I have been on a lot of research cruises, and one thing that never stops surprising me is how quick and efficient teams need to be in order to solve problems onboard. You may find yourself in a situation that requires a solution while you are in the middle of the ocean. Nowadays we at least have the internet to ask for technical support but in my first cruises there was nothing.
For example, in this cruise some seawater entered one very important instrument: the sniffel. This drifting buoy allows us to measure the velocity of the exchange of carbon dioxide between the atmosphere and the ocean, so losing it would be a big blow to our research.
If the buoy had been damaged in normal conditions in a lab, we would send the whole instrument back to the manufacturer. If you were to open it, you would perhaps discover you needed a long brush to reach one end, so you would stop, look for the right brush, order it, wait for it to arrive and then use it and carry on until you discovered you need yet another piece. Then you would repeat the process.
Here, at sea, we didn’t have the option to order anything, and therefore needed to think outside the box. We took advantage of the transit days: we opened and worked with every single part that my instrument’s manual told us not to touch (I even discovered there is gold inside one fundamental piece!). We created a brush that was able to reach any component inside the instrument, we dried the sensor by ourselves, and we even managed to regulate the air pressure inside of it by using an oxygen pump from Falkor’s sick bay.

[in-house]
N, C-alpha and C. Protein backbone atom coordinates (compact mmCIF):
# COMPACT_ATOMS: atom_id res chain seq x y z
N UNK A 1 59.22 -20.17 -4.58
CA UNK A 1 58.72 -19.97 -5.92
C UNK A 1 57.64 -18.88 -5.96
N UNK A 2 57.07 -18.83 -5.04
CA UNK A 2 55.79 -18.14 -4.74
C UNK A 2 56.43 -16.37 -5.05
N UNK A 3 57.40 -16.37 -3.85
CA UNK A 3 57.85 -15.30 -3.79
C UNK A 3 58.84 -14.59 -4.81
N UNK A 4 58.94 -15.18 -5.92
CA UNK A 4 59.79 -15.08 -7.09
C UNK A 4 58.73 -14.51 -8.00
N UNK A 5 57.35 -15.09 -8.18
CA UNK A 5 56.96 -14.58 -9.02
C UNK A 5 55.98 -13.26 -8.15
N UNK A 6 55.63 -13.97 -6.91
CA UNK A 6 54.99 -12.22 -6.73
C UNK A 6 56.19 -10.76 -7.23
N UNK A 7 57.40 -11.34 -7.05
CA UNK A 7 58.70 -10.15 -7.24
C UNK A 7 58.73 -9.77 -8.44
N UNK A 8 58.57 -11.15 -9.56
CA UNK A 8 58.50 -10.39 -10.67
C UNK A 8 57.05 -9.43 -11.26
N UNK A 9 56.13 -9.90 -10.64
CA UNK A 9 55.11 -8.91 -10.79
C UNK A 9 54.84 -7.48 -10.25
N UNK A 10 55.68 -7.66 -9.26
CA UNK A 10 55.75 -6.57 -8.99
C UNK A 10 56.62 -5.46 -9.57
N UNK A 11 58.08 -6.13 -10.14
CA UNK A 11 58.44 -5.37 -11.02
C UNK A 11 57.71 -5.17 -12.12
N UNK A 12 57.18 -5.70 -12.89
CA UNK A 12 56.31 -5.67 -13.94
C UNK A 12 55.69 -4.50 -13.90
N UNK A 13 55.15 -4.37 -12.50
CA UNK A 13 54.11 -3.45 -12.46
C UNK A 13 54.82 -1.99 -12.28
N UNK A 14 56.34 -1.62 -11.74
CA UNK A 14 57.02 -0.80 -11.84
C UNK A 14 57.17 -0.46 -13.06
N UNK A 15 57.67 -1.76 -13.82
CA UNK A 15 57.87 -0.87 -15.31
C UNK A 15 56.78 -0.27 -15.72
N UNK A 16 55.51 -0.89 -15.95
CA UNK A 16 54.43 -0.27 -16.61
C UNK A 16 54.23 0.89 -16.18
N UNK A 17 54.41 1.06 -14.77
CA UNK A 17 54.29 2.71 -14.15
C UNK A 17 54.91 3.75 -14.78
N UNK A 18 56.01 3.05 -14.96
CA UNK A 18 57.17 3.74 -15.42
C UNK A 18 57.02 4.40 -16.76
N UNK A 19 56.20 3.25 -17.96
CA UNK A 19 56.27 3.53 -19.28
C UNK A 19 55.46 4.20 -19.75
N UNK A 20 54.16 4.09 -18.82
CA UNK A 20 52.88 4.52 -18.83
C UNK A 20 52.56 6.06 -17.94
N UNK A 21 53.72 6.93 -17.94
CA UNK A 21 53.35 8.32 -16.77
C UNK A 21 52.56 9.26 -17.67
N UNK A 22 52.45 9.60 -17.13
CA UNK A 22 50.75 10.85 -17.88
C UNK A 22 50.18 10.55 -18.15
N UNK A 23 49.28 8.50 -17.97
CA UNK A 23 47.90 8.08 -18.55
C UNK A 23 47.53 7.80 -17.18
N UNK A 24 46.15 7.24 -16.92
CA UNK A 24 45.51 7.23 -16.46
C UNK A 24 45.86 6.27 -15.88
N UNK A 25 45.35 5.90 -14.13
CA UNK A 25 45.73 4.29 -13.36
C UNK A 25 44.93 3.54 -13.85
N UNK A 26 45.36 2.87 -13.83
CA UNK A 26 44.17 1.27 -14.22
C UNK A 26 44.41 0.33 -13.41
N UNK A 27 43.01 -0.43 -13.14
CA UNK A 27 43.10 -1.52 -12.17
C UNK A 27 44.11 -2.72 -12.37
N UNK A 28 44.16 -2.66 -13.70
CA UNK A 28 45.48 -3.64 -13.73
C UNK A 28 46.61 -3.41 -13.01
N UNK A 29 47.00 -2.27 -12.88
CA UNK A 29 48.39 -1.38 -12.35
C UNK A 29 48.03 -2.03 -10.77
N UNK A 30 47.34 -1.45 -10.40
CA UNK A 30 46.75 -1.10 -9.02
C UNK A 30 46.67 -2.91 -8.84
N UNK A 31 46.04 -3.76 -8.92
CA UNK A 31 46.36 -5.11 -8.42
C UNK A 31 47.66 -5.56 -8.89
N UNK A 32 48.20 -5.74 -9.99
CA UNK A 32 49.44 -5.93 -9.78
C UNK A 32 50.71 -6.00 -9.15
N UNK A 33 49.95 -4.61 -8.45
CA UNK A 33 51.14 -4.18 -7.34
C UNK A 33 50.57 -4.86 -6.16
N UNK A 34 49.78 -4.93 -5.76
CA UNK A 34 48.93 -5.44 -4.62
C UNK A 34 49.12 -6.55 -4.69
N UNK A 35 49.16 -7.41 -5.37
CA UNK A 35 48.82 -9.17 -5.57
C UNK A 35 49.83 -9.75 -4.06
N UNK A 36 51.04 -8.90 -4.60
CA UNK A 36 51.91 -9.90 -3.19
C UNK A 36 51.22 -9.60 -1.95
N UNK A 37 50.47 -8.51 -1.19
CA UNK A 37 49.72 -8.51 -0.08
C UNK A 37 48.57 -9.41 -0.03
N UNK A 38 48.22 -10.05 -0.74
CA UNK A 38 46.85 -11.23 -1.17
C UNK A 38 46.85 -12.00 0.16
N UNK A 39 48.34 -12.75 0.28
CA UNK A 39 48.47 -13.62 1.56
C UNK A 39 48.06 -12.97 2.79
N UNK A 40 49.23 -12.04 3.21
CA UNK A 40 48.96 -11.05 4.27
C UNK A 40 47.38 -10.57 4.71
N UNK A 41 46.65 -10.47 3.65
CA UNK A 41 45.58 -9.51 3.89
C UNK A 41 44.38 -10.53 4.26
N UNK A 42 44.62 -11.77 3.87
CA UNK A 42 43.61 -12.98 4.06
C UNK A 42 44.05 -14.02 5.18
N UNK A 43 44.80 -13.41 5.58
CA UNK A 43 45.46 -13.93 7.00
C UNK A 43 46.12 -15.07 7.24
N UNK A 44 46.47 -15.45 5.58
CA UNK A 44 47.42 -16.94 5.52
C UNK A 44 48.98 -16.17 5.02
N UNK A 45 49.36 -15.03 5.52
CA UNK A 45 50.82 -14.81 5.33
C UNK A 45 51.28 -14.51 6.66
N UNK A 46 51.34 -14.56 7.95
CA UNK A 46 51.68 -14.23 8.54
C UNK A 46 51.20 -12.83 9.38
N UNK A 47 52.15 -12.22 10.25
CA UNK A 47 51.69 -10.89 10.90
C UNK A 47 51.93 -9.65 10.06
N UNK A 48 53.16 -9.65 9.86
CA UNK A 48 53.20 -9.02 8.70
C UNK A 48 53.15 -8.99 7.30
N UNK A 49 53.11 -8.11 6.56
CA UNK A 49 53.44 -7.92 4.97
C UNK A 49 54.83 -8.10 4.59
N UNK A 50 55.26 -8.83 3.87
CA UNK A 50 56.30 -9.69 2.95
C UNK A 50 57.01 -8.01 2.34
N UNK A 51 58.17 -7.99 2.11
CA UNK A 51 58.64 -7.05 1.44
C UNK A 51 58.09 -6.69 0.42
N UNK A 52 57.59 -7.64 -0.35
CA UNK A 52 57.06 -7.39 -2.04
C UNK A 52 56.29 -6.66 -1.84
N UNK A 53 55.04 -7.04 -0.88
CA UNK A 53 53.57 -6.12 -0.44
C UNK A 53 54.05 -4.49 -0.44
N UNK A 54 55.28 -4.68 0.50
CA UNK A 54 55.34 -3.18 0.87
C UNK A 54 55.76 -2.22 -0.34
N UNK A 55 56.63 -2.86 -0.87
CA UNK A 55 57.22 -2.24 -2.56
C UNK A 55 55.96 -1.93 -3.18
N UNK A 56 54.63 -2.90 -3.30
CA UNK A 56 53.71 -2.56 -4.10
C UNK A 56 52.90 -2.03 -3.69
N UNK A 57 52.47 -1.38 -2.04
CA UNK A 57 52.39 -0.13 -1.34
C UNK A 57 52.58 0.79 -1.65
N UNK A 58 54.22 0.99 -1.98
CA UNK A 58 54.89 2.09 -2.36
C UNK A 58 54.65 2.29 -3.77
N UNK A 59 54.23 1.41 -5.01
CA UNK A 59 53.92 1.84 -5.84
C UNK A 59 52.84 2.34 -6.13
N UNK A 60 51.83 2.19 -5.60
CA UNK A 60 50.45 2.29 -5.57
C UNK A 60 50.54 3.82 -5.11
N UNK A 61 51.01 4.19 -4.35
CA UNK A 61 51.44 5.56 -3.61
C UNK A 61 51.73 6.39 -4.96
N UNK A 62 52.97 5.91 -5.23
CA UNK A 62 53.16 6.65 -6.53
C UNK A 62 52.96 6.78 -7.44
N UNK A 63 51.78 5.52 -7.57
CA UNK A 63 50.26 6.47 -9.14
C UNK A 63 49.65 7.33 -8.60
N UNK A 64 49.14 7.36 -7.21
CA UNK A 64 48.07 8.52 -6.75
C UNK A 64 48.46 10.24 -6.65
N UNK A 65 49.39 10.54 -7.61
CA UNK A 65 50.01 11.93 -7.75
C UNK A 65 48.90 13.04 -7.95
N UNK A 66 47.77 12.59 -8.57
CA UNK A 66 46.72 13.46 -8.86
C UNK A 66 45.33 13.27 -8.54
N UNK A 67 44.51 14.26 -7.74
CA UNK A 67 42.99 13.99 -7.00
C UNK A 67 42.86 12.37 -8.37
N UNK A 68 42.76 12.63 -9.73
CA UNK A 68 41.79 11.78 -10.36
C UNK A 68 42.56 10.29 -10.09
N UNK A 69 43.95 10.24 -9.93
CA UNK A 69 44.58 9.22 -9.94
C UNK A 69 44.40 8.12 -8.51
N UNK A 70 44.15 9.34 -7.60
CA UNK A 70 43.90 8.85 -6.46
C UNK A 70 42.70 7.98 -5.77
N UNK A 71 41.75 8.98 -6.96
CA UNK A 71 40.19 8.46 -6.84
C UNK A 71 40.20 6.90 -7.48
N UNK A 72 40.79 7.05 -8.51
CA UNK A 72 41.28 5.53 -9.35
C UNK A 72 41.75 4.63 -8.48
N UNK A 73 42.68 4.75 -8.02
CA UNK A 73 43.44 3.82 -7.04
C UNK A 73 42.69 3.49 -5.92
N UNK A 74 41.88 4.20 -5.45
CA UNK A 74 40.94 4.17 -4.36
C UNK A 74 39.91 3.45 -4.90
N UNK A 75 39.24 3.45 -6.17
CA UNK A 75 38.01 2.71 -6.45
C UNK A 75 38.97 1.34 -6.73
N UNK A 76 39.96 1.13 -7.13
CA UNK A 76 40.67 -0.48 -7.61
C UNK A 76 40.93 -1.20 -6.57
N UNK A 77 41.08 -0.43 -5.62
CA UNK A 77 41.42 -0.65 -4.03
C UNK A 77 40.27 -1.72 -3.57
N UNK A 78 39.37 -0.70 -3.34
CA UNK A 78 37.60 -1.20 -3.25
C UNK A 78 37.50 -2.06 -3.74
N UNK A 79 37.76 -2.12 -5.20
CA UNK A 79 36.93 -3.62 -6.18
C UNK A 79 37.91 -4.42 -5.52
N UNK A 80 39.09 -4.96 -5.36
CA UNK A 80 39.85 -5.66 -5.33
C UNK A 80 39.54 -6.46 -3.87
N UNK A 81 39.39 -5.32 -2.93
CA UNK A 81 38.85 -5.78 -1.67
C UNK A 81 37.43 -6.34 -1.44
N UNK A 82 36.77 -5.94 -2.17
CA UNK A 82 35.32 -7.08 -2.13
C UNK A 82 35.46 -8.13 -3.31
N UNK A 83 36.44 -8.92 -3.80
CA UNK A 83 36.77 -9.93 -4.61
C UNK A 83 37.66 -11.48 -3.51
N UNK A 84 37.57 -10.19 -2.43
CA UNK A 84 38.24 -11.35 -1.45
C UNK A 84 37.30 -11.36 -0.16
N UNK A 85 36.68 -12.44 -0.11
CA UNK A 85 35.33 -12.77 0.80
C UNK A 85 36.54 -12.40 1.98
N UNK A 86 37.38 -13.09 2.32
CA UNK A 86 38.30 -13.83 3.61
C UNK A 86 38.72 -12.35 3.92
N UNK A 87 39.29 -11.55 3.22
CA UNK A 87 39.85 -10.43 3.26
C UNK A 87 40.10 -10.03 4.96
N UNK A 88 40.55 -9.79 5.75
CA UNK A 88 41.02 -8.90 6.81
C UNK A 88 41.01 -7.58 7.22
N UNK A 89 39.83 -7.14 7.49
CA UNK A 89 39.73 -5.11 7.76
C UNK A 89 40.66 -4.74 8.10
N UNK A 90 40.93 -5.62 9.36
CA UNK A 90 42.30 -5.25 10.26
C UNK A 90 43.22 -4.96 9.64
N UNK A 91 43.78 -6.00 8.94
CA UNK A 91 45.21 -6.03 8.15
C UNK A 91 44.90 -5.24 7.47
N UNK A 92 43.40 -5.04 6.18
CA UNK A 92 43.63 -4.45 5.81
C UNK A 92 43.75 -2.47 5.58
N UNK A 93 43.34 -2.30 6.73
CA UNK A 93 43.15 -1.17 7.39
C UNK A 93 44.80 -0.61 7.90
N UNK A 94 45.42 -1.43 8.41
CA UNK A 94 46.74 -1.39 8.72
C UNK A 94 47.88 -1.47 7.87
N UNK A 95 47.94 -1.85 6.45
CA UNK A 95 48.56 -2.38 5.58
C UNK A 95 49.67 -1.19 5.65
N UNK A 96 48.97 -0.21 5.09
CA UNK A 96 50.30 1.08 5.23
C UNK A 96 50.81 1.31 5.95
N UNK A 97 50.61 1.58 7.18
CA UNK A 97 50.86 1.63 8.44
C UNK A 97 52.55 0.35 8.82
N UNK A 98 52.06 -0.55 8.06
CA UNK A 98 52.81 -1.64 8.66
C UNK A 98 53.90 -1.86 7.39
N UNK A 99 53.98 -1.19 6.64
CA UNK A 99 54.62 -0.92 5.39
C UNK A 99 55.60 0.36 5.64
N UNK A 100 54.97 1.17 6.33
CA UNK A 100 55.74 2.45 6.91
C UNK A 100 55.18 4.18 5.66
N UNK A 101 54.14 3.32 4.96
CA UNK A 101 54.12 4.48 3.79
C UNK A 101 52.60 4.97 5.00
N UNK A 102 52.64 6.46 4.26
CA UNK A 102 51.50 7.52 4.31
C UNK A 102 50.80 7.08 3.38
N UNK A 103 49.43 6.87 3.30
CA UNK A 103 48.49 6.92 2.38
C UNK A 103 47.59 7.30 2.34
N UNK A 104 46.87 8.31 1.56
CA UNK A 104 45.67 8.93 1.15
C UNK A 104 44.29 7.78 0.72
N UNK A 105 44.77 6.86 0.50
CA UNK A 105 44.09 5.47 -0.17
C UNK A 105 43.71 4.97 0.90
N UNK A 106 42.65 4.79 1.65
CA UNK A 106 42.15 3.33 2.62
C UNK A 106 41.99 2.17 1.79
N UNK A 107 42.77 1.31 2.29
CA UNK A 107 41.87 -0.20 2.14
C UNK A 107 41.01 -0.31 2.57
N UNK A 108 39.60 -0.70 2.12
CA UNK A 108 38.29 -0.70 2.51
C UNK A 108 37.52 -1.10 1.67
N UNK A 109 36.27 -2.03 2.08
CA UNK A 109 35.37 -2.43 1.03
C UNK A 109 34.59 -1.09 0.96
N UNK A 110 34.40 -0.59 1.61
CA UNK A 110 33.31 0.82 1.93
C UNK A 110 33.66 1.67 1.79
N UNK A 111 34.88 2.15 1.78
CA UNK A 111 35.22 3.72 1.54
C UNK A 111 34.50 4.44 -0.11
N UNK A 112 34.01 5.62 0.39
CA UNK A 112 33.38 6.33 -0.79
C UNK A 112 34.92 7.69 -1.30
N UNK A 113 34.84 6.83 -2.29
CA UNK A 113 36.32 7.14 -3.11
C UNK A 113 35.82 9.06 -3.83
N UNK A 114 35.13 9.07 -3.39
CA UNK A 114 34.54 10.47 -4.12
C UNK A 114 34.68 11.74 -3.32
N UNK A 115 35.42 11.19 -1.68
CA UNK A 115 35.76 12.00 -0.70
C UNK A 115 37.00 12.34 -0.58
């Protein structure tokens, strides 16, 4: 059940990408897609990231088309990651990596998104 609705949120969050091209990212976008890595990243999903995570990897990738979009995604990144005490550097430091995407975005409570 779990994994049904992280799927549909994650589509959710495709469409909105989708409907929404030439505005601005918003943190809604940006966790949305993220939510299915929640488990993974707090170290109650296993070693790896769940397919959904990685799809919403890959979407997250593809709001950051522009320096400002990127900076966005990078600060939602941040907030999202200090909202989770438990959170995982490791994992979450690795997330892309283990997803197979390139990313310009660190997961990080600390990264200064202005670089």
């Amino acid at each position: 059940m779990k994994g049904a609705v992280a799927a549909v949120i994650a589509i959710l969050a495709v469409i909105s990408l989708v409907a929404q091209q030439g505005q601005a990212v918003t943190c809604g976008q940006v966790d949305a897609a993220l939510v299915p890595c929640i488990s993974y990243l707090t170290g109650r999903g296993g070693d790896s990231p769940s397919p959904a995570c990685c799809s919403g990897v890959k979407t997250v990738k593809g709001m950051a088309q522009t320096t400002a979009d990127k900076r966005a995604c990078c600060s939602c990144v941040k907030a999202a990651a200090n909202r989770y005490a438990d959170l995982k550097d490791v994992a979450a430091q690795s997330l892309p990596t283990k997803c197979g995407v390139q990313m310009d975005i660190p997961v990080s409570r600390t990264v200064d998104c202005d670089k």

Conquer Your Fear
I really like these kinds of challenges because they allow you to discover skills you never thought you had. In one cruise, one crew member thought I was an electronic engineer, but at that time all I knew was that a red cable must go with a red one, and a black cable must be aligned with a black one! Now I know a bit more just because during that cruise I conquered my fear and dared to open and touch those circuits.
Here in Falkor the Marine Technicians and the Engineers make those challenges so much easier and faster to overcome. The other day a little piece of the Sea Surface Scanner was damaged during recovery. I am sure it took less than 5 minutes from the time we told the Chief Engineer about the issue to the moment we had a new piece back in the scanner and ready to go for the next job.
So every time I am at sea, I know it will be stressing at moments when I’ll think I destroyed something. However, in trying to repair it and (in an amazingly high number of times) successfully doing it, I find great pleasure and a vast sense of accomplishment.